A list of January gardening chores may sound like a misnomer since the month of January can mean virtually no outdoor gardening for gardeners in snowy climates. Getting trees and shrubs dormant pruned and ready for new growth is almost the only outdoor chore for cold climate gardeners.
However, on the other end of the spectrum, gardeners in warm, frost-free zones are enjoying their cool rainy season. These areas should be taking advantage of the sunny, wet months of winter to indulge in sweet peas and salad greens.
Wherever you garden, one garden chore shared across zones is pouring over the garden catalogs that start arriving just before Christmas. In January, you have the time to really give them a careful look and start to place orders that will deliver those grand visions of your new, improved garden that always simmer in our heads during winter. This may be the most dangerous garden chore because it's so hard to resist ordering just one more packet of seeds or the perfect container for the patio.
Whether you're staying warm indoors and gardening vicariously through books and catalogs or you're outside getting things in order, here are a few January regional gardening tips to help you get through winter.
All Hardiness Zones
- Get your catalog orders ready. Be sure to check what seeds you already have. You will probably need to edit your list a few times since we all tend to order more than we have room to plant.
- Check to see if your local garden centers have their seed racks up and ready to shop. They often trigger new ideas.
- Review the photos you took of last season's garden and rework your garden design. Pay special attention to areas that need more color or structure.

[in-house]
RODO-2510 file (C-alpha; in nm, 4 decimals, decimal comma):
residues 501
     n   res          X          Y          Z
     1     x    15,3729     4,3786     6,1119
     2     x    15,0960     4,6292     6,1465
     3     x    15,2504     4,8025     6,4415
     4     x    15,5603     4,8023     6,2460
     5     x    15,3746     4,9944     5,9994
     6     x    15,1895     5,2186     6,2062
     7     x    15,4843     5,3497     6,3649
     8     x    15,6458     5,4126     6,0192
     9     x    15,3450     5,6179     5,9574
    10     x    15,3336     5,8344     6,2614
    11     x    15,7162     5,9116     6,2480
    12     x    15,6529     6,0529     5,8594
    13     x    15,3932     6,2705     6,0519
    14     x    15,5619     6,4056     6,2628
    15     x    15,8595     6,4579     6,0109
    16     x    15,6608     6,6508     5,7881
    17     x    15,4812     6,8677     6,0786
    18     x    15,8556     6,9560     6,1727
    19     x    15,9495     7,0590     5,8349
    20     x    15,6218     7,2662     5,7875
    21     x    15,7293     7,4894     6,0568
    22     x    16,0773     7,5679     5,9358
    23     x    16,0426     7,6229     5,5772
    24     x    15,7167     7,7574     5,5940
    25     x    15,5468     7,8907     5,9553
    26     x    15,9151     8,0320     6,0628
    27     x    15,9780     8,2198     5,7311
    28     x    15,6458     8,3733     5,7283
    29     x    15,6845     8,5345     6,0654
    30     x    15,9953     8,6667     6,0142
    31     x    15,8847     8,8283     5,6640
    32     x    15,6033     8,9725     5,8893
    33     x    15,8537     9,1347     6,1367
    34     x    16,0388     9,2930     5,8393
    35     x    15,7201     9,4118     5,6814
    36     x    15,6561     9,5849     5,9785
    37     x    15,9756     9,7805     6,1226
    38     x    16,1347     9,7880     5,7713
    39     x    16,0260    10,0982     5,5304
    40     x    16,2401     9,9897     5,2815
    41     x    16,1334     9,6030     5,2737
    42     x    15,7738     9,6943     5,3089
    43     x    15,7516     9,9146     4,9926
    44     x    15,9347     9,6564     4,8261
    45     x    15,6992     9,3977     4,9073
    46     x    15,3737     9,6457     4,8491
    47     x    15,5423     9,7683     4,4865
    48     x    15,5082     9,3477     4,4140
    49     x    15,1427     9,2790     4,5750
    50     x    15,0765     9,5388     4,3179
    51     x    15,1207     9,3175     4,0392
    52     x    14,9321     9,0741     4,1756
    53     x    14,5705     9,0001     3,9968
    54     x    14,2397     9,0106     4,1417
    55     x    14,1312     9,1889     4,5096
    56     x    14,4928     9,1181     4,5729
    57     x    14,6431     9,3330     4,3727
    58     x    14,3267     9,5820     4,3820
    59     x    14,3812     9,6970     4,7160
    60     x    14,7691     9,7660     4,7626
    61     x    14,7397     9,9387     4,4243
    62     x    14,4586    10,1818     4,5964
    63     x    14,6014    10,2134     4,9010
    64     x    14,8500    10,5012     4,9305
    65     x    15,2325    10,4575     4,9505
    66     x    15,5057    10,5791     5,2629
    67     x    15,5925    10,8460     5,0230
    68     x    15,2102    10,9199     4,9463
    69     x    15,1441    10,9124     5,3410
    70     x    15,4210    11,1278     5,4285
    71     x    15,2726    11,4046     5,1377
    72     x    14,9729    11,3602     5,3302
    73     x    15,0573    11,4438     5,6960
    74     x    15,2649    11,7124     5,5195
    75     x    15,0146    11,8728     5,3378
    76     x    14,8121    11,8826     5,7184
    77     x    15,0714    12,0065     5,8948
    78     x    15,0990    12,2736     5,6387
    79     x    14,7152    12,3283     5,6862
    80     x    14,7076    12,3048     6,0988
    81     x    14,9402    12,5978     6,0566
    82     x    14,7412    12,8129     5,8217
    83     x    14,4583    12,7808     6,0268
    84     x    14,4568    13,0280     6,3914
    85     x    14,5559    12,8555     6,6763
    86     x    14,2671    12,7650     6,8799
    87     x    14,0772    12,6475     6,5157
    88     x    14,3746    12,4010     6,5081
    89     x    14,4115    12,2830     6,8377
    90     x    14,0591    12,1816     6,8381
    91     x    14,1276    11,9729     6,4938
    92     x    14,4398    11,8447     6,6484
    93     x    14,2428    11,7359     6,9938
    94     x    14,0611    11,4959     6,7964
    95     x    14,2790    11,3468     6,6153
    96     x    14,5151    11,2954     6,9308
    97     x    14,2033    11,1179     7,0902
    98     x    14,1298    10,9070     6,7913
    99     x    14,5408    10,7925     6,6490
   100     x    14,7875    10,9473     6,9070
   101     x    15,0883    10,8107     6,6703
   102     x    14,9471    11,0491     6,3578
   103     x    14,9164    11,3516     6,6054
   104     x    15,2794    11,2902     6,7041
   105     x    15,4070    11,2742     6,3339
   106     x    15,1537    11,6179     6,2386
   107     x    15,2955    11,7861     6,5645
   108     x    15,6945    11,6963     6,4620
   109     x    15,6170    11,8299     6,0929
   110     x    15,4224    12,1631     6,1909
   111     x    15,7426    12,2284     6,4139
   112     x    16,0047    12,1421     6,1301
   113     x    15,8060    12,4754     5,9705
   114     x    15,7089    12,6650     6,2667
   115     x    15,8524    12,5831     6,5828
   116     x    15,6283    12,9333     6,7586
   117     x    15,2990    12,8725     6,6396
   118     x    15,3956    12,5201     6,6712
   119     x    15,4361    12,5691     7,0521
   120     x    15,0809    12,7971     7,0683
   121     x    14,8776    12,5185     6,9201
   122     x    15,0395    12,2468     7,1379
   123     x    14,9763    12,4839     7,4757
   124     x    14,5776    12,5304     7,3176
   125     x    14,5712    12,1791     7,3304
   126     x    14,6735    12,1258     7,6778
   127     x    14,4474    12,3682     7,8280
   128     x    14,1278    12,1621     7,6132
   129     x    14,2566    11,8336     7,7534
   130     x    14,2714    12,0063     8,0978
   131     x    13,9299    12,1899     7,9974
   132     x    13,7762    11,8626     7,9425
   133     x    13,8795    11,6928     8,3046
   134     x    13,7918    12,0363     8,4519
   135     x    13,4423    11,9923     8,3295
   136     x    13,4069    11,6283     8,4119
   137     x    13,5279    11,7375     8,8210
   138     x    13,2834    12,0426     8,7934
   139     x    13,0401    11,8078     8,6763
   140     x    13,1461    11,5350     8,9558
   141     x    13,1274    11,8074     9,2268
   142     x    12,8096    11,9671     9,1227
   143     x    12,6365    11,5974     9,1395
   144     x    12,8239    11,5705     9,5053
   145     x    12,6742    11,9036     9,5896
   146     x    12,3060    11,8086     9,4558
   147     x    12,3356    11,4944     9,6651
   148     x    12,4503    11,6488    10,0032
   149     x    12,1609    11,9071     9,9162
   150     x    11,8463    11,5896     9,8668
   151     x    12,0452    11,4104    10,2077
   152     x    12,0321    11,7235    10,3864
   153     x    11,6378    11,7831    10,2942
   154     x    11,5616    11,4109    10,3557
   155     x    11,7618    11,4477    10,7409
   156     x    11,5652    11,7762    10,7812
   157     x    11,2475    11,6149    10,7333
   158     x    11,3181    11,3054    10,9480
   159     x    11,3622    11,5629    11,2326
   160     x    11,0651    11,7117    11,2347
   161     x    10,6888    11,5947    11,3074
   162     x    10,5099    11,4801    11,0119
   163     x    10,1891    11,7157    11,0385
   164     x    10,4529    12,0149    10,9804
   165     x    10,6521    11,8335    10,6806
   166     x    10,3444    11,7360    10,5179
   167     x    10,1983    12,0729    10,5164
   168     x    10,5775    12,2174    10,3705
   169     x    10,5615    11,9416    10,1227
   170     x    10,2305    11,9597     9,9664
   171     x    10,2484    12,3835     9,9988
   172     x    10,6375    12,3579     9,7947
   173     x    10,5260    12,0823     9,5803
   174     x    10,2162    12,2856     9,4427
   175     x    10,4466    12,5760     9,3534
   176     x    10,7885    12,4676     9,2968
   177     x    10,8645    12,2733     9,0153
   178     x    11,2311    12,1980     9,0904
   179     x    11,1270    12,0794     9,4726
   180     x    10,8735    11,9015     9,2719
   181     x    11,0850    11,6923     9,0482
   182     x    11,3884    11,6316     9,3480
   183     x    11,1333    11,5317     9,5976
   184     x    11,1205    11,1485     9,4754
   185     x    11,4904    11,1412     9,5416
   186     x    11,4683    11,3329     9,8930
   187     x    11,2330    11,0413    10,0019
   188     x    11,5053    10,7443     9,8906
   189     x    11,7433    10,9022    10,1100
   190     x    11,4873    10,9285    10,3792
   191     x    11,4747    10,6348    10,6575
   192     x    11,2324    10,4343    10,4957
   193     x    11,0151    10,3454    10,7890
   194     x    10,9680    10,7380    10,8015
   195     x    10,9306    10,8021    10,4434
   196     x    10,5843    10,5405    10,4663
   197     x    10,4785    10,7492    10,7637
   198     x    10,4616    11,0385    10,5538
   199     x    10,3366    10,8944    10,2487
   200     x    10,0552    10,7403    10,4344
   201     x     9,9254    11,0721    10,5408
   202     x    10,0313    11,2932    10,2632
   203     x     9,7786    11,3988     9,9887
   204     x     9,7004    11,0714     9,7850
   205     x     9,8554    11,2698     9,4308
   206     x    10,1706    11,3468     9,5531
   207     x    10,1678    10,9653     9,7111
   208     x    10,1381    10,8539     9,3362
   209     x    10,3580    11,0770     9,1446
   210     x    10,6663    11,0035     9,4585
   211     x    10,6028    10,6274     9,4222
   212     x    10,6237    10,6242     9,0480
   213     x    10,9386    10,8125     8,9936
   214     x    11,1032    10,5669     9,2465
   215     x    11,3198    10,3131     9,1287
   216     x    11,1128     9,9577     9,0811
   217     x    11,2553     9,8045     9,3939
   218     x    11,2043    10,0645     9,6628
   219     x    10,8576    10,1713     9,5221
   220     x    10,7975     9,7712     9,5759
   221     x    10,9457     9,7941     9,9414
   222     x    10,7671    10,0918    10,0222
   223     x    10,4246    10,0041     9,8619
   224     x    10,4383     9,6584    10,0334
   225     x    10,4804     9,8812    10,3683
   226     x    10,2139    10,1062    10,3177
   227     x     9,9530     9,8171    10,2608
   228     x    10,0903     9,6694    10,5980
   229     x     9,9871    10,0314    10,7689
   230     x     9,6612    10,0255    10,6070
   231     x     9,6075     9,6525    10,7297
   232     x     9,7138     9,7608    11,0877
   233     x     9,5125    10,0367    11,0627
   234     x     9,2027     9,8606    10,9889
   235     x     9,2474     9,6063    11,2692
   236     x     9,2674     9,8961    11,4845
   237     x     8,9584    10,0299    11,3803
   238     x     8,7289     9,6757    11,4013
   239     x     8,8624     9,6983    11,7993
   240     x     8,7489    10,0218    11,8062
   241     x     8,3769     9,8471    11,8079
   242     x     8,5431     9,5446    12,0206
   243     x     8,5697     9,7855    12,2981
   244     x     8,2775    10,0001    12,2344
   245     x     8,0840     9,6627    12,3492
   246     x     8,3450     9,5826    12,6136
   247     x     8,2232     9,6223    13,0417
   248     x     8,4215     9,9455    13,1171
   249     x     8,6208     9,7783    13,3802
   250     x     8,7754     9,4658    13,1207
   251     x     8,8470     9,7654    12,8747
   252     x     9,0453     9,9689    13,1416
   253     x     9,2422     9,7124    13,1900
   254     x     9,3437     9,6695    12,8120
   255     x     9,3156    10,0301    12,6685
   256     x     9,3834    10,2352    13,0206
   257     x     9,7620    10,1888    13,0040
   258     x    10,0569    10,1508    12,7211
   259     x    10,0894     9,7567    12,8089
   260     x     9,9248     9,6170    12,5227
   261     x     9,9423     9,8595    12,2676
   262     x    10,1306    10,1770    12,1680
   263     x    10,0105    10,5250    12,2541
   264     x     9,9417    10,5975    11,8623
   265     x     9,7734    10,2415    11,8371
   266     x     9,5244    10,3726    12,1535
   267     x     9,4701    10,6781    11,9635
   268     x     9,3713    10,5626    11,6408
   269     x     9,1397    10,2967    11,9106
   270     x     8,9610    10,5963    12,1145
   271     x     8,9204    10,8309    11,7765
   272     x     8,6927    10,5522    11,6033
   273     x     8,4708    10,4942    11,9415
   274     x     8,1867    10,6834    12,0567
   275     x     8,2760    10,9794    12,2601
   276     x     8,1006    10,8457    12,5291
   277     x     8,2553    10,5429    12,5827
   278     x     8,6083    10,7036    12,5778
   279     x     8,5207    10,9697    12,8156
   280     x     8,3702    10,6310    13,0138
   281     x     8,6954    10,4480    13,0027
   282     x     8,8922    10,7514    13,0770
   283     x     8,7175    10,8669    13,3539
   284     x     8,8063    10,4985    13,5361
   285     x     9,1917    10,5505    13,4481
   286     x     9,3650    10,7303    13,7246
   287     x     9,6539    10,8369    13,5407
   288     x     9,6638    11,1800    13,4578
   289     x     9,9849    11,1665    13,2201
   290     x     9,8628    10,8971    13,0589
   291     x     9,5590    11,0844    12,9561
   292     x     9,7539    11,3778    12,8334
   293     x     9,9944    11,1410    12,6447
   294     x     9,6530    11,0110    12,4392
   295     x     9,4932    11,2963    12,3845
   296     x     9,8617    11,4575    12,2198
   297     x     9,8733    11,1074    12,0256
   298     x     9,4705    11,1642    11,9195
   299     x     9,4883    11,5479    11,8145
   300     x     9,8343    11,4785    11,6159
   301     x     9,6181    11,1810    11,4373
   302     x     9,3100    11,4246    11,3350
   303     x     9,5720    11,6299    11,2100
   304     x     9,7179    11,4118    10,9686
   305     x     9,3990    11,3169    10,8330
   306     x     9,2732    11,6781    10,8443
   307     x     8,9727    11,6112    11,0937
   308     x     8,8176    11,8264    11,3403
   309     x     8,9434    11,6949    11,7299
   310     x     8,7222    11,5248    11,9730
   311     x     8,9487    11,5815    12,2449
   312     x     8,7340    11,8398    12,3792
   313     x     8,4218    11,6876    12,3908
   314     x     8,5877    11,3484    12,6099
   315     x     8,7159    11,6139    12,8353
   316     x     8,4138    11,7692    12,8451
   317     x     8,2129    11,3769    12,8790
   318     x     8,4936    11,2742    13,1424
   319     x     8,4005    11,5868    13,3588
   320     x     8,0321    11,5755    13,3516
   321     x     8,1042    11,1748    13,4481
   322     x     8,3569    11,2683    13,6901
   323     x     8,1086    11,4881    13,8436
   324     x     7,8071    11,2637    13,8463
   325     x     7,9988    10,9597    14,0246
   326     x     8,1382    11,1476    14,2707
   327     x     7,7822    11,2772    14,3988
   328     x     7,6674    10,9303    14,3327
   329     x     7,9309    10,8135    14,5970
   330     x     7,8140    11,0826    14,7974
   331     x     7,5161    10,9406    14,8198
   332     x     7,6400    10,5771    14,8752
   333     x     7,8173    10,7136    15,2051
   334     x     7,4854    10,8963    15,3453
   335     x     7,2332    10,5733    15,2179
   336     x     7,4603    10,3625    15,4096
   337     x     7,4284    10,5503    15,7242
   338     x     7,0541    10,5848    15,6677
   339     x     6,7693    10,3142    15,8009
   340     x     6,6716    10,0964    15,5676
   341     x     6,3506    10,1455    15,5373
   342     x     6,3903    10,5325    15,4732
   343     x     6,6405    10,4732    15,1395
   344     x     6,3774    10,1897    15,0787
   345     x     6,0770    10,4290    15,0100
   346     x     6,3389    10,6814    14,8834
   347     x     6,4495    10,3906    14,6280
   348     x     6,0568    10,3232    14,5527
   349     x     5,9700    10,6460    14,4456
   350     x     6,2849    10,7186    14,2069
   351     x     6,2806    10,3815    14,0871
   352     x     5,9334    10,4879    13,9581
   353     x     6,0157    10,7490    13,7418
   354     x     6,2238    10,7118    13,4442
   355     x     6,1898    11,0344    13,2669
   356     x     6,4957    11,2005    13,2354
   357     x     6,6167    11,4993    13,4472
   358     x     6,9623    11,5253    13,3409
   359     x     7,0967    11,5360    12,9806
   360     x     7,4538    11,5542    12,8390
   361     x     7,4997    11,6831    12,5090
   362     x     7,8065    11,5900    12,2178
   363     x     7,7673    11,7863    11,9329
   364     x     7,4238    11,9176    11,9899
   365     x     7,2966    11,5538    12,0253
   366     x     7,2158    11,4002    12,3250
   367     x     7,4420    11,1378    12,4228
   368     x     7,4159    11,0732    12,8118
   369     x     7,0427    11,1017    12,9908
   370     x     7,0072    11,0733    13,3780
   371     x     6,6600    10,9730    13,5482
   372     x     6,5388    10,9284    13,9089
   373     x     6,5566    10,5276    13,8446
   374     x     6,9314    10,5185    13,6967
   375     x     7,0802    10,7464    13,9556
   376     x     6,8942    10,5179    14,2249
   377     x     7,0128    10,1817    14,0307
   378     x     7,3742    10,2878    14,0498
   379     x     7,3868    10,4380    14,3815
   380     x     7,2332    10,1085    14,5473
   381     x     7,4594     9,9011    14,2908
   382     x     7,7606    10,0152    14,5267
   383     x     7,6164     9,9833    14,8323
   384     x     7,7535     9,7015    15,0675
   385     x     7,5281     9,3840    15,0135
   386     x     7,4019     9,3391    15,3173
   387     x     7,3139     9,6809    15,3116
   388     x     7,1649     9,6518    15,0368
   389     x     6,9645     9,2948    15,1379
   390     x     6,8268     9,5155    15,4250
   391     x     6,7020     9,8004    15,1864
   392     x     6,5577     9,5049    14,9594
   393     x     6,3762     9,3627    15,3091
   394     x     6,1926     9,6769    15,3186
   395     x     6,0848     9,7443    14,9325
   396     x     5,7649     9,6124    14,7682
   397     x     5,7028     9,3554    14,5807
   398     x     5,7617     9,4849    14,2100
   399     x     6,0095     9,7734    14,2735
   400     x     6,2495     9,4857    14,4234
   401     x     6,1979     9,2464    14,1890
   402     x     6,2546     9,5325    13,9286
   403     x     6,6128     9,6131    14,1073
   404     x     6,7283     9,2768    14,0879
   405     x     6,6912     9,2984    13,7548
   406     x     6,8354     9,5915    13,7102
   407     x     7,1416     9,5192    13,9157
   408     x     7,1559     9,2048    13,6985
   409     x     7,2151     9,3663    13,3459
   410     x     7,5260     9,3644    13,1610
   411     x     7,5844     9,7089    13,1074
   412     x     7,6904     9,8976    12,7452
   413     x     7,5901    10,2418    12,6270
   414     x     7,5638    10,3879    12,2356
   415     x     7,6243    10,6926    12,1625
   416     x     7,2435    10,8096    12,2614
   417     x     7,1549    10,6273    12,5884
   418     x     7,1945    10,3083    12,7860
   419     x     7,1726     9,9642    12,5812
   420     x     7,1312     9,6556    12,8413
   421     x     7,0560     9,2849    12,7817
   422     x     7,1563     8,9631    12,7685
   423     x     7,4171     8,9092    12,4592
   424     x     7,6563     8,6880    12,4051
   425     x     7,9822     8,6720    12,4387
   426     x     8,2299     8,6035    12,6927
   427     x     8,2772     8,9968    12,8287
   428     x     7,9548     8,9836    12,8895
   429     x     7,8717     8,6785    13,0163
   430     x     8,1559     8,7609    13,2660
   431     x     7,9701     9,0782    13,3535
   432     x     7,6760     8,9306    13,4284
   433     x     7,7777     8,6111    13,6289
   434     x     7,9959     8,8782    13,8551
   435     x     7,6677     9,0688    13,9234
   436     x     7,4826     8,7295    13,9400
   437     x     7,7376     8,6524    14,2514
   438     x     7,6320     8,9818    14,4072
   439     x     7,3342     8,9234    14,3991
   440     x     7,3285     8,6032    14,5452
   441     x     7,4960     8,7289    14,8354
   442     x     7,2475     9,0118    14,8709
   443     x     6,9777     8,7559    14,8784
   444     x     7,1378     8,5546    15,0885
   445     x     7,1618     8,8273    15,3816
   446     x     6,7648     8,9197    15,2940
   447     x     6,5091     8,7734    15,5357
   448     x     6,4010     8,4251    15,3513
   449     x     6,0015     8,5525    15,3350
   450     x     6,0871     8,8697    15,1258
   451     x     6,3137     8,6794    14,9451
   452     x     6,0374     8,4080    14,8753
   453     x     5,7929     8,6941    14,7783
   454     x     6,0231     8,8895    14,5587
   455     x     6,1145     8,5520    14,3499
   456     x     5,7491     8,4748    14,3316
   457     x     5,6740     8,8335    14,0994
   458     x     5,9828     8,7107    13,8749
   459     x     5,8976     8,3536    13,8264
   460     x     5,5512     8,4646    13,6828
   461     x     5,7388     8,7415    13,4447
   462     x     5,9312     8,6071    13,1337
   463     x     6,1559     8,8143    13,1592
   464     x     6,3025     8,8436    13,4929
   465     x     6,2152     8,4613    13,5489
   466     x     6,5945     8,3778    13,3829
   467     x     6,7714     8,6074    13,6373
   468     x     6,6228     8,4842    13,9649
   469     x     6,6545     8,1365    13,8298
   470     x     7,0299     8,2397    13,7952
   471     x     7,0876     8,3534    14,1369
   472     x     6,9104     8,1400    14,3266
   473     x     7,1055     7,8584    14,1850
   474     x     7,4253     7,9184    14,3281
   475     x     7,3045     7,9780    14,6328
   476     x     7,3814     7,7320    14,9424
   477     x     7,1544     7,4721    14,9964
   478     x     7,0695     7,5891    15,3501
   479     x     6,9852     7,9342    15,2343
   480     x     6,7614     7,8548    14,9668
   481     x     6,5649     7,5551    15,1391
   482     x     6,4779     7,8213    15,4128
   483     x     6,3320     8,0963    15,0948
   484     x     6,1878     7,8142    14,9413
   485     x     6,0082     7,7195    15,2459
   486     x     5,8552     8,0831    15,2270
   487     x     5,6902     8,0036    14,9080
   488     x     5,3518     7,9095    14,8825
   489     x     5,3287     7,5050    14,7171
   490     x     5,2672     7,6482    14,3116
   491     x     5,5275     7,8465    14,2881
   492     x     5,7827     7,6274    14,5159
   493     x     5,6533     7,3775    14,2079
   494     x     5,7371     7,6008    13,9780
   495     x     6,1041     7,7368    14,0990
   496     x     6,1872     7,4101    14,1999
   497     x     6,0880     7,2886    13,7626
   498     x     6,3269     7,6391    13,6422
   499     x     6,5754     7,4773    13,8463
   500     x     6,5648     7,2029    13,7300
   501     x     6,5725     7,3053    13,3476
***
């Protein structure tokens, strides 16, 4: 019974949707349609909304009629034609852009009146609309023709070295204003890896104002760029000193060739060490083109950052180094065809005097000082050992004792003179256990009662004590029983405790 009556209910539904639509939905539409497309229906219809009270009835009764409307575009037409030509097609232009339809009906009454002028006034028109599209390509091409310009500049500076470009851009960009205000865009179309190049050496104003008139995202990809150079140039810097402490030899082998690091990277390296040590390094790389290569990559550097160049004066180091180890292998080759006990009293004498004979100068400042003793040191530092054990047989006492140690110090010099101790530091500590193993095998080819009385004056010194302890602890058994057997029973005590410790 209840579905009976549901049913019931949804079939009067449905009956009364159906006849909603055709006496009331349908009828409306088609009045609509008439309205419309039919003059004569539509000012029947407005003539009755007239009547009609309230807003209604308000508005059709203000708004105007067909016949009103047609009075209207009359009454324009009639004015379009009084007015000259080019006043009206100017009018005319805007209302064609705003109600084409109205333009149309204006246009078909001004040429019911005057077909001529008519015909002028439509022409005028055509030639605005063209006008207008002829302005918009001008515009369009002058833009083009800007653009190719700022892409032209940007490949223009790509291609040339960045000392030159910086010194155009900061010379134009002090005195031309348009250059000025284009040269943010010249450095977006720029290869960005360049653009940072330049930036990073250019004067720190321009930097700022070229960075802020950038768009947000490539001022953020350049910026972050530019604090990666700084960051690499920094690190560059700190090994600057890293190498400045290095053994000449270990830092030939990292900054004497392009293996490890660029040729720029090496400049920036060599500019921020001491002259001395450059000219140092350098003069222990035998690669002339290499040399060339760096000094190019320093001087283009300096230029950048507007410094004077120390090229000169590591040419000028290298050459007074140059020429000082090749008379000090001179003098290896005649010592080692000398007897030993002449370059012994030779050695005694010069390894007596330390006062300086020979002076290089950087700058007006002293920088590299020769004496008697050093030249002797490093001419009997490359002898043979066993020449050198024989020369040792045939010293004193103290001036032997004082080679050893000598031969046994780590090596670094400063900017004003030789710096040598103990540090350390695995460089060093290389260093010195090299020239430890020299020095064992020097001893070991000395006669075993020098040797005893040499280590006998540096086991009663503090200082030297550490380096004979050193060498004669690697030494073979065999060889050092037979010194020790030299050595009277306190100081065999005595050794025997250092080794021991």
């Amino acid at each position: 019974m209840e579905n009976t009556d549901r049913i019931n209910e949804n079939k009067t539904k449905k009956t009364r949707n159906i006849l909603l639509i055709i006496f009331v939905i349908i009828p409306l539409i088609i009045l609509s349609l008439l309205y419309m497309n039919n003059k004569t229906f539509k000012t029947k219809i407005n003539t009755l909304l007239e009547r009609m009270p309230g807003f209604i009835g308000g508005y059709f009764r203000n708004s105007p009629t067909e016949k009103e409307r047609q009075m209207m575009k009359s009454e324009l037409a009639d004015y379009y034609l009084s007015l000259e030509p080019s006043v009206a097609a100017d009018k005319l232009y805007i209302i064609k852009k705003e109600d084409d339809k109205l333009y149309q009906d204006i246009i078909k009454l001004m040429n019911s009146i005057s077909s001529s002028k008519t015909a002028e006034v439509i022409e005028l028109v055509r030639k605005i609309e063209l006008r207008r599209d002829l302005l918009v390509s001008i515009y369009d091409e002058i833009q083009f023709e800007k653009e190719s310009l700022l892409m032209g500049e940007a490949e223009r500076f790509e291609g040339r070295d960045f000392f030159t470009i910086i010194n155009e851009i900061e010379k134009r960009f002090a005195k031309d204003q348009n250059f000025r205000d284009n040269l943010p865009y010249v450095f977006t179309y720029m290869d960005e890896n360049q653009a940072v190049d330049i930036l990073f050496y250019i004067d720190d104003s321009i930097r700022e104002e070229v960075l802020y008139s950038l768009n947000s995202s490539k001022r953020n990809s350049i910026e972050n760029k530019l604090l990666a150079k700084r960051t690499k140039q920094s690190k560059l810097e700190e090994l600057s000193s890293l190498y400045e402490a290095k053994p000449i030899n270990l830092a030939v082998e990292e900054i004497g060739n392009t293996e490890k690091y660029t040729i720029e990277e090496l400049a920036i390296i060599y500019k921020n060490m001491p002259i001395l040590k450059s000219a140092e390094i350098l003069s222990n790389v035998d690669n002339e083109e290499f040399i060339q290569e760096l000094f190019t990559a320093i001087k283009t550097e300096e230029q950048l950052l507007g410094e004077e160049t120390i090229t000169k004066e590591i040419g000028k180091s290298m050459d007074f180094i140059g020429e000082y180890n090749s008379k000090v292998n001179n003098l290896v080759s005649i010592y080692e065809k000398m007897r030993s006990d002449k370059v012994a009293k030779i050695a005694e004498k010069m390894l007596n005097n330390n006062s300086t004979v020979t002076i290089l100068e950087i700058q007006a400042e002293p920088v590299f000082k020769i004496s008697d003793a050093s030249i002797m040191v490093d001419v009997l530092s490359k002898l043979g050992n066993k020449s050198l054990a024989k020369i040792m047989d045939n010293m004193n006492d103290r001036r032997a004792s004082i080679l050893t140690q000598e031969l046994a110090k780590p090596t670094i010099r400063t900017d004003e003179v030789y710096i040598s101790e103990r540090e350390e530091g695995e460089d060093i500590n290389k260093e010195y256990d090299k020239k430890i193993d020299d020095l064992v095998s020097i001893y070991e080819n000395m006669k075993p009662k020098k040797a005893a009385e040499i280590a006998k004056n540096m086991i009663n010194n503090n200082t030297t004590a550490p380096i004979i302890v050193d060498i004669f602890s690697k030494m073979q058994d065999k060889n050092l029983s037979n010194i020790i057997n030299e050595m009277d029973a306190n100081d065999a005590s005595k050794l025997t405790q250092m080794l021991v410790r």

- Review last year's garden journal and start a new one for this year by recording your seed/plant orders.
- Check your stored bulbs and veggies and discard any that are showing signs of rot. Mist them lightly if they seem to be drying out.
- Check outdoor plants for heaving. Mulch any plant crowns that have been pushed above ground.
- Recycle your Christmas tree as garden mulch or a bird feeder.
- Feed the birds and provide them with some unfrozen water. While you're at it, toss out some corn or peanuts for the squirrels, too.
- Take a gardening class. Check with your local cooperative extension or botanical garden.
- Check for any gardening shows in your area.
- Sharpen your tools.
Cold Climates (USDA Hardiness Zones 7 and Below)
- Do some winter sowing to get a head start on both vegetables and flowers that need stratification.
- Zones 7 and up can start seeds indoors of slow-growing cool season vegetables like cauliflower and leeks and annual flowers like ageratum, geranium, nicotiana, petunias, portulaca, snapdragons and verbena.
- Check outdoor plants for animal damage. Protect them with some type of covering such as wire fencing or burlap.
- Check houseplants for indoor pests. Move any affected plants away from other houseplants and treat immediately.
- Weather permitting, start dormant pruning of trees and shrubs.
Northern California and the Pacific Northwest
- Check mulch levels. If needed, add more to beds and paths for weed suppression.
- Protect tender plants with some type of row cover, when cold nights are predicted.
- Plant bare-root roses & fruit trees. Be sure to keep them well watered, if there is no regular rain.
- Plant asparagus, and artichokes.
- Finish pruning trees, perennials, and roses.
- Start seeds of cool season crops like broccoli, cabbage, cooking greens, onions, peas, and turnips to transplant next month.
- Plant asparagus.
- Direct sow cool season vegetables such as carrots, greens & peas at the end of the month.
- Prune and train grape vines.
- Set out transplants of cool-season flowers like pansies, petunia, snapdragon, sweet pea, and violas.
- Start pruning roses.
- Keep watering evergreens, if there's not regular rain.